A Prime Minister is the head of a cabinet and the leader of the ministers in the executive branch of government in a parliamentary or semi-presidential system. A prime minister is not a head of state or chief executive officer of their respective nation, rather they are a head of government, serving under a monarch in a hybrid of aristocratic and democratic government forms. In parliamentary systems fashioned after the Westminster system, the prime minister is the presiding and actual head of government and head of the executive branch. In such systems, the head of state or the head of state's official representative holds a ceremonial position, although with reserve powers. In many systems, the prime minister selects and may dismiss other members of the cabinet, allocates posts to members within the government. In most systems, the prime minister is chairman of the cabinet. In a minority of systems, notably in semi-presidential systems of government, a prime minister is the official, appointed to manage the civil service and execute the directives of the head of state.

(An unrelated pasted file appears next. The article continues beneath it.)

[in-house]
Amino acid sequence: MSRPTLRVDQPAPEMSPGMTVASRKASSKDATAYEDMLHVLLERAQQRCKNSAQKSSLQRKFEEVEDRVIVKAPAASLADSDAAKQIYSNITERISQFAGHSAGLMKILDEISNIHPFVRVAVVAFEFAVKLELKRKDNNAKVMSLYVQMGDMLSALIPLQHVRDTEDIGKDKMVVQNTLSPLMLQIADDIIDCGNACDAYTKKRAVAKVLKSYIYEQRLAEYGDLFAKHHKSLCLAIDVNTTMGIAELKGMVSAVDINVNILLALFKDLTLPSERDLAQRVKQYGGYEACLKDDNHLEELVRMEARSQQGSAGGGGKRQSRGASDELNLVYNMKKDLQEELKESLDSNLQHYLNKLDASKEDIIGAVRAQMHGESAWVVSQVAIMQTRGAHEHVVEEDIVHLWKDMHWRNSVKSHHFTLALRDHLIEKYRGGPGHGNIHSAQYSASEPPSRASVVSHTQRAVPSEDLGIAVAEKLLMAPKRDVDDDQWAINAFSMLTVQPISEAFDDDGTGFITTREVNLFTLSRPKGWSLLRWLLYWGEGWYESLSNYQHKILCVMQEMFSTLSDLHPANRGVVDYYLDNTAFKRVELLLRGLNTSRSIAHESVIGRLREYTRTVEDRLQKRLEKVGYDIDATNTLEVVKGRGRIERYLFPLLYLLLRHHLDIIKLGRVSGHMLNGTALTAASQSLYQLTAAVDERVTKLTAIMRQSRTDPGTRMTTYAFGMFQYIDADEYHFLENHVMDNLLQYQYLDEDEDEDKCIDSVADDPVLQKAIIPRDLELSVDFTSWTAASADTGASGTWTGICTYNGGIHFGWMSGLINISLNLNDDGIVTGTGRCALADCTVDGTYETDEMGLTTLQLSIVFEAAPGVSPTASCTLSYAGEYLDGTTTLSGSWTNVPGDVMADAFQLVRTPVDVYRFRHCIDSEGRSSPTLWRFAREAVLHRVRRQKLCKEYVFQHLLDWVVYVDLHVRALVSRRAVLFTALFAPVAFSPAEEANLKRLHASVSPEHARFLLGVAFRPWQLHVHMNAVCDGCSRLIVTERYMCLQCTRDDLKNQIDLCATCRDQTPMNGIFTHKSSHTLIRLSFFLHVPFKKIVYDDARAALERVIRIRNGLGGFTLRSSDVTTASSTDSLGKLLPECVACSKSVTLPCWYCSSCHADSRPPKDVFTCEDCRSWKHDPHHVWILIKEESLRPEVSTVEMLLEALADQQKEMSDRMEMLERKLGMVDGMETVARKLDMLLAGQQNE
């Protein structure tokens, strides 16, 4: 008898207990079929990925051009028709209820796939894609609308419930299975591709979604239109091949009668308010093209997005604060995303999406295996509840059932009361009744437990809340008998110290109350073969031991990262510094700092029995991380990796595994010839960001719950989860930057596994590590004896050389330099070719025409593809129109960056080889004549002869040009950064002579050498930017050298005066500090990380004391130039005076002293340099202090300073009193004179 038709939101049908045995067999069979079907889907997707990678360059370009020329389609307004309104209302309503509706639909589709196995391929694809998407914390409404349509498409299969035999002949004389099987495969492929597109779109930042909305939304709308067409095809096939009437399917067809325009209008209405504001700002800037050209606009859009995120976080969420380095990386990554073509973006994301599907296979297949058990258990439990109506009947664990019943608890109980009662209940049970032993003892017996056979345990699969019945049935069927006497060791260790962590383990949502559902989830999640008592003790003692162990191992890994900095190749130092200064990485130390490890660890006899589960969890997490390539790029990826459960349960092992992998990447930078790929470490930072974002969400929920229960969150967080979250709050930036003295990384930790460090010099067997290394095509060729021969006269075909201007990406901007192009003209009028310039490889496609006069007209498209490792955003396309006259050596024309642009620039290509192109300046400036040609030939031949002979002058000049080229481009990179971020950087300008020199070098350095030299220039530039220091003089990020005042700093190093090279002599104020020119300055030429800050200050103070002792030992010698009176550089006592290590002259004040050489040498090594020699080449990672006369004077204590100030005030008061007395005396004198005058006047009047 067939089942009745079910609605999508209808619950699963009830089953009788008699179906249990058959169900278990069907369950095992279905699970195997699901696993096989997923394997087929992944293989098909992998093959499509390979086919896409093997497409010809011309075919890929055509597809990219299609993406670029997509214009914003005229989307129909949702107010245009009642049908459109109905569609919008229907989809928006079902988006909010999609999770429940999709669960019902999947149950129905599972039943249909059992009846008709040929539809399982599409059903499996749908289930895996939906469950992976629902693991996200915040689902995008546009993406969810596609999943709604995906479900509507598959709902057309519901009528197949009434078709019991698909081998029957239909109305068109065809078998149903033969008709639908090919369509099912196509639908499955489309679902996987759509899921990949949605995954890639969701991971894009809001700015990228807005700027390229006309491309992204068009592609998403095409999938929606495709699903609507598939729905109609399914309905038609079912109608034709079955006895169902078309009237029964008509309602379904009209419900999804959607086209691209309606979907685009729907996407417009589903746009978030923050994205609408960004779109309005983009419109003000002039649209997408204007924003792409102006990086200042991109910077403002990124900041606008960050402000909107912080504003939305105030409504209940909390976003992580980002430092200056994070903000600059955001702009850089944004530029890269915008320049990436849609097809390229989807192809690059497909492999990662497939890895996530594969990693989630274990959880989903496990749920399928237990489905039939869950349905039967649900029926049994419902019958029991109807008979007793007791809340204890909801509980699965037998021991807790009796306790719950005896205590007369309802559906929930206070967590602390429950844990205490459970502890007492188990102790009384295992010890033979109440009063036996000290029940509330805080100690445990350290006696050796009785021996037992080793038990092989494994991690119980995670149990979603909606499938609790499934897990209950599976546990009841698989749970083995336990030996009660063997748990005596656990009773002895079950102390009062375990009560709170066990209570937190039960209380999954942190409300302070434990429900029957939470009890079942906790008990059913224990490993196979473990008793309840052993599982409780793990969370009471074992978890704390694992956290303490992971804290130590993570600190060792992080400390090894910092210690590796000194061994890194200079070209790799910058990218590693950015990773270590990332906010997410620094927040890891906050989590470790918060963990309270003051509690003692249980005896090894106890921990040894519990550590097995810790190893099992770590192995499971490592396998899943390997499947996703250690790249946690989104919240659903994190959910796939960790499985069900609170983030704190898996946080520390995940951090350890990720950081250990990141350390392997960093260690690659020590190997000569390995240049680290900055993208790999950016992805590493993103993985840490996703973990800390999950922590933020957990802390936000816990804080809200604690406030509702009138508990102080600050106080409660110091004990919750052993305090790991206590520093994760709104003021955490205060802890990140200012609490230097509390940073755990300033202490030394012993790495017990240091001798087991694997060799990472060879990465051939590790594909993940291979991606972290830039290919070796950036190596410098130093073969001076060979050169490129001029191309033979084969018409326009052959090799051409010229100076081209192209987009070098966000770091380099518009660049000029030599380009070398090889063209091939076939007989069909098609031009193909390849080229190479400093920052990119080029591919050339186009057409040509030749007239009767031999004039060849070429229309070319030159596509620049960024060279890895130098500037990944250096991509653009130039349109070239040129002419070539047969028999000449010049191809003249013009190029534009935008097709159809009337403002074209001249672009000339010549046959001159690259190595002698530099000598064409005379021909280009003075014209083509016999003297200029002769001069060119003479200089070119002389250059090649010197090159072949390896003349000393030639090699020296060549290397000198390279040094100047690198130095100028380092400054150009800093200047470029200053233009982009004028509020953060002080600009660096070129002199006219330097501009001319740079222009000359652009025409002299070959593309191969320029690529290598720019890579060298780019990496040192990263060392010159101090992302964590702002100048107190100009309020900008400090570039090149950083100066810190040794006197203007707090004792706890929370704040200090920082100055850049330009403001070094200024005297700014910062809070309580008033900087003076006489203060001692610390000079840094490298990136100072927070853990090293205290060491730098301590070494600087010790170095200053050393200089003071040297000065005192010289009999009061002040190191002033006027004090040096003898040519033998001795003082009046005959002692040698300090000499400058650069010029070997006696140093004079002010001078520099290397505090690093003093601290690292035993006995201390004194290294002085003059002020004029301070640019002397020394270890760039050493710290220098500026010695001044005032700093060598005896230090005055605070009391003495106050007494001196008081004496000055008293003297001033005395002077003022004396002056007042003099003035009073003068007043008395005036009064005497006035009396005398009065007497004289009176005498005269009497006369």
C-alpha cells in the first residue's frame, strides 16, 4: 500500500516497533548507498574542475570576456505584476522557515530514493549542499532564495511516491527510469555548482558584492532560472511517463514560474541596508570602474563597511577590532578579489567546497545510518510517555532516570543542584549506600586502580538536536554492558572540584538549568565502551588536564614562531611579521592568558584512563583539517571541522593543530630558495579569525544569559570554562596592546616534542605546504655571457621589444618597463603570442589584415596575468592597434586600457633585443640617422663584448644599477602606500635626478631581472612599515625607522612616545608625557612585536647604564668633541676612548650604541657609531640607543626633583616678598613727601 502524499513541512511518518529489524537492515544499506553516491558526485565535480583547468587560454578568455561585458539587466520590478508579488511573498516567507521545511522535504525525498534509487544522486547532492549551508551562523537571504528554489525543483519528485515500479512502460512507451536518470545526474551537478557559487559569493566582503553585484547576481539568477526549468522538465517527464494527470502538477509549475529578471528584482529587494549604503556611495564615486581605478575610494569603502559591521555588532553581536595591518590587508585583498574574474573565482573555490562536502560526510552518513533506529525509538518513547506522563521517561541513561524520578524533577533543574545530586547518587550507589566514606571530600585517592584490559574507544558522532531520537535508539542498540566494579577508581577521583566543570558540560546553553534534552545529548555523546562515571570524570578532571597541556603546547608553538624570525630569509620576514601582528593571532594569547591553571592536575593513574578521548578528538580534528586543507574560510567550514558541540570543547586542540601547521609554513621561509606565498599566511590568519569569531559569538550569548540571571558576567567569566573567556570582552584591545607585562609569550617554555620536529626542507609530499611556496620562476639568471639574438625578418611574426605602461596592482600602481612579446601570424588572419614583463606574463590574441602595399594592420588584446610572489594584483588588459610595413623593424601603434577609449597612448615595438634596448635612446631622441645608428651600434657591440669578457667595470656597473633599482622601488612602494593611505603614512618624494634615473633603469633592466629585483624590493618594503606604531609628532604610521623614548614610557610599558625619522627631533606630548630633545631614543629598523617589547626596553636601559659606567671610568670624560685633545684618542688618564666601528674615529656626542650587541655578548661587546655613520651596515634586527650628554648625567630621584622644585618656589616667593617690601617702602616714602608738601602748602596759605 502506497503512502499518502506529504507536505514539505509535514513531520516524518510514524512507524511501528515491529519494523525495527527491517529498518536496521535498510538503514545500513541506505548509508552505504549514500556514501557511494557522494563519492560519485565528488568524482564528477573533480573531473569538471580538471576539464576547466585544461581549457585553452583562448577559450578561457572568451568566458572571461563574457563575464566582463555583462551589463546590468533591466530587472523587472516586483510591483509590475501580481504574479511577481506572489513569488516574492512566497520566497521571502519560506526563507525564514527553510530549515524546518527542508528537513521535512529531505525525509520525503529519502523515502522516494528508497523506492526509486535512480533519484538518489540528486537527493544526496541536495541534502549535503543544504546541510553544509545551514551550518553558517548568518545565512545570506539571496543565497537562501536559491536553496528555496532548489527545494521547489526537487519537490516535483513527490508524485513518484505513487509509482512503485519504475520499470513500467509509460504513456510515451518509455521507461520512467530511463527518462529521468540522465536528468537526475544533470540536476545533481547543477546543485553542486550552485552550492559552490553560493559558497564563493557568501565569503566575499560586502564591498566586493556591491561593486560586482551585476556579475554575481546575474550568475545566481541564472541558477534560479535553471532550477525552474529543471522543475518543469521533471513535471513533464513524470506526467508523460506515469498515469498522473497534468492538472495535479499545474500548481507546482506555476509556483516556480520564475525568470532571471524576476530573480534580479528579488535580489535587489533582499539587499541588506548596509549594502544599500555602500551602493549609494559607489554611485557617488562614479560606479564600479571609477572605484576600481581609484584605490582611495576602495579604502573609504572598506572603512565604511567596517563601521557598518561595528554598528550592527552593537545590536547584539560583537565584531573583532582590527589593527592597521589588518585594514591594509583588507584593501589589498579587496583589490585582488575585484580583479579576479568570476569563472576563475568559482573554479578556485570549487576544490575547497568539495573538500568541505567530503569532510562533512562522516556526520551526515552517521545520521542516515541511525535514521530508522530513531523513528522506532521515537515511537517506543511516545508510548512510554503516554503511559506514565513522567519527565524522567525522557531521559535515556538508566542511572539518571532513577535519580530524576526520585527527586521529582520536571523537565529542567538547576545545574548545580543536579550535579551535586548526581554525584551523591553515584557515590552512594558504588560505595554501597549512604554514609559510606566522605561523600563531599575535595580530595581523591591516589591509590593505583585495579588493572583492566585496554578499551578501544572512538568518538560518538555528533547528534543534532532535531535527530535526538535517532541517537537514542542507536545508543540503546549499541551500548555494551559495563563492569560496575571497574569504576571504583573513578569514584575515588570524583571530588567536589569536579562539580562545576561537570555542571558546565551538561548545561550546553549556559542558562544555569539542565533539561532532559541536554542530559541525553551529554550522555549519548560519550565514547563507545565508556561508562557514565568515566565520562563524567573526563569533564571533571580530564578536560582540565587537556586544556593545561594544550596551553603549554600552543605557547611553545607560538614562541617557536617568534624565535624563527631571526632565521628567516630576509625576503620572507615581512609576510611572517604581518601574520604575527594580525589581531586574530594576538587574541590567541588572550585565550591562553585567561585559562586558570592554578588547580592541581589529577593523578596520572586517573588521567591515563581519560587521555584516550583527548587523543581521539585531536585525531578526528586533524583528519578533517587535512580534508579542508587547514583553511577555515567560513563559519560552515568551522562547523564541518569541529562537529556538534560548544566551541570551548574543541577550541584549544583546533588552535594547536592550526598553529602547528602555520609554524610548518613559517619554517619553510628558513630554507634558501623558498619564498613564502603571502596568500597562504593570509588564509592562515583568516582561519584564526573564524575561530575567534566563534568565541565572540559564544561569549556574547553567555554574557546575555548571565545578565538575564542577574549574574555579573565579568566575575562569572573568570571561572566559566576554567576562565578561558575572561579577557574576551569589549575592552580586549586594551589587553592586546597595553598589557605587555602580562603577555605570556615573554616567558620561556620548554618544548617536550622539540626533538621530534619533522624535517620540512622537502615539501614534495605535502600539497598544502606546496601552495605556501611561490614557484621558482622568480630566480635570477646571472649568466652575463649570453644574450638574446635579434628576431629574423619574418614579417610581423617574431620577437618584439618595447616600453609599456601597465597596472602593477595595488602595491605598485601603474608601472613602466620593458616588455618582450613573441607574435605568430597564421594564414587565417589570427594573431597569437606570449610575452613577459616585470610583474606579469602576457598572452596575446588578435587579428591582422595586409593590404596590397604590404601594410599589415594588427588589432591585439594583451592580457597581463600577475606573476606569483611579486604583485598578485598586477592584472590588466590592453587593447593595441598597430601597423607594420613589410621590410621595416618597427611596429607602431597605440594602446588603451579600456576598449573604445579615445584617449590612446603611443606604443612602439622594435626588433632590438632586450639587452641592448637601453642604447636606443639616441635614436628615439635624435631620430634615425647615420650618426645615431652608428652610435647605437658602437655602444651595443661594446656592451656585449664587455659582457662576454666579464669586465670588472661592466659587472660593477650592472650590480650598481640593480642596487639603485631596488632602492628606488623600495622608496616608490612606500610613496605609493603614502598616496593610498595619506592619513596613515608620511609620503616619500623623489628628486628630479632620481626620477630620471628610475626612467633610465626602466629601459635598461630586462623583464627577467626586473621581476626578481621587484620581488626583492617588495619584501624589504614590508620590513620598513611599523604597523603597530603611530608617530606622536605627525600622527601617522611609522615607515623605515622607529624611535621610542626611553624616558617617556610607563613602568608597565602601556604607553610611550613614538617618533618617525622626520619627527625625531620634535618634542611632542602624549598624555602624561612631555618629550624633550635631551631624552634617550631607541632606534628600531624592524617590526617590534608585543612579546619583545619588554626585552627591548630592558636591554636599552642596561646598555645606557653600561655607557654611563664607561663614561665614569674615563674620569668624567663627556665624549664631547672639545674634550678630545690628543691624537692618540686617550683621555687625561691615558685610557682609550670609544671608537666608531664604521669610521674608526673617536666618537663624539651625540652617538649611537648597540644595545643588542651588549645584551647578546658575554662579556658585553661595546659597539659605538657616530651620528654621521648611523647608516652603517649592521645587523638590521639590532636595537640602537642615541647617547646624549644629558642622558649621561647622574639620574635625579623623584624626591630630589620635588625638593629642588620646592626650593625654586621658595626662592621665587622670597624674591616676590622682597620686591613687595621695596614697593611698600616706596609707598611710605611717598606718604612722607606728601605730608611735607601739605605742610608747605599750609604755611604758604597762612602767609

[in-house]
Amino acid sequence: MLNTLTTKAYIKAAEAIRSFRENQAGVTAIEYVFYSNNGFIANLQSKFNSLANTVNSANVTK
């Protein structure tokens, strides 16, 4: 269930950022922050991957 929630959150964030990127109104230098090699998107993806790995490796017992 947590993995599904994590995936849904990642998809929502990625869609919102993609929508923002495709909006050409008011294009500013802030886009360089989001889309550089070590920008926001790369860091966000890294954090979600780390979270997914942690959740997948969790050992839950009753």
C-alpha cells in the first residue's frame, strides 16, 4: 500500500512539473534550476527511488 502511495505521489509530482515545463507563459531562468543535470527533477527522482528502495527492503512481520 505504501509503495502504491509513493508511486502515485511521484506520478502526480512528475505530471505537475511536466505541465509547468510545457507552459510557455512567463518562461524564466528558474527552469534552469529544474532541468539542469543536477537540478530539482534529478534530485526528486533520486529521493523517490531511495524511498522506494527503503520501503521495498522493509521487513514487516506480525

The prime minister is but not always, a member of the Legislature or the Lower House thereof and is expected with other ministers to ensure the passage of bills through the legislature. In some monarchies the monarch may exercise executive powers that are constitutionally vested in the crown and may be exercised without the approval of parliament; as well as being head of government, a prime minister may have other roles or posts—the Prime Minister of the United Kingdom, for example, is First Lord of the Treasury and Minister for the Civil Service. Prime ministers may take other ministerial posts. For example, during the Second World War, Winston Churchill was Minister of Defence and in the current cabinet of Israel, Benjamin Netanyahu serves as Minister of Communications, Foreign Affairs, Regional Cooperation and Interior; the term prime minister in its French form, premier ministre, is attested in 17th Century sources referring to Cardinal Richelieu after he was named to head the royal council in 1624.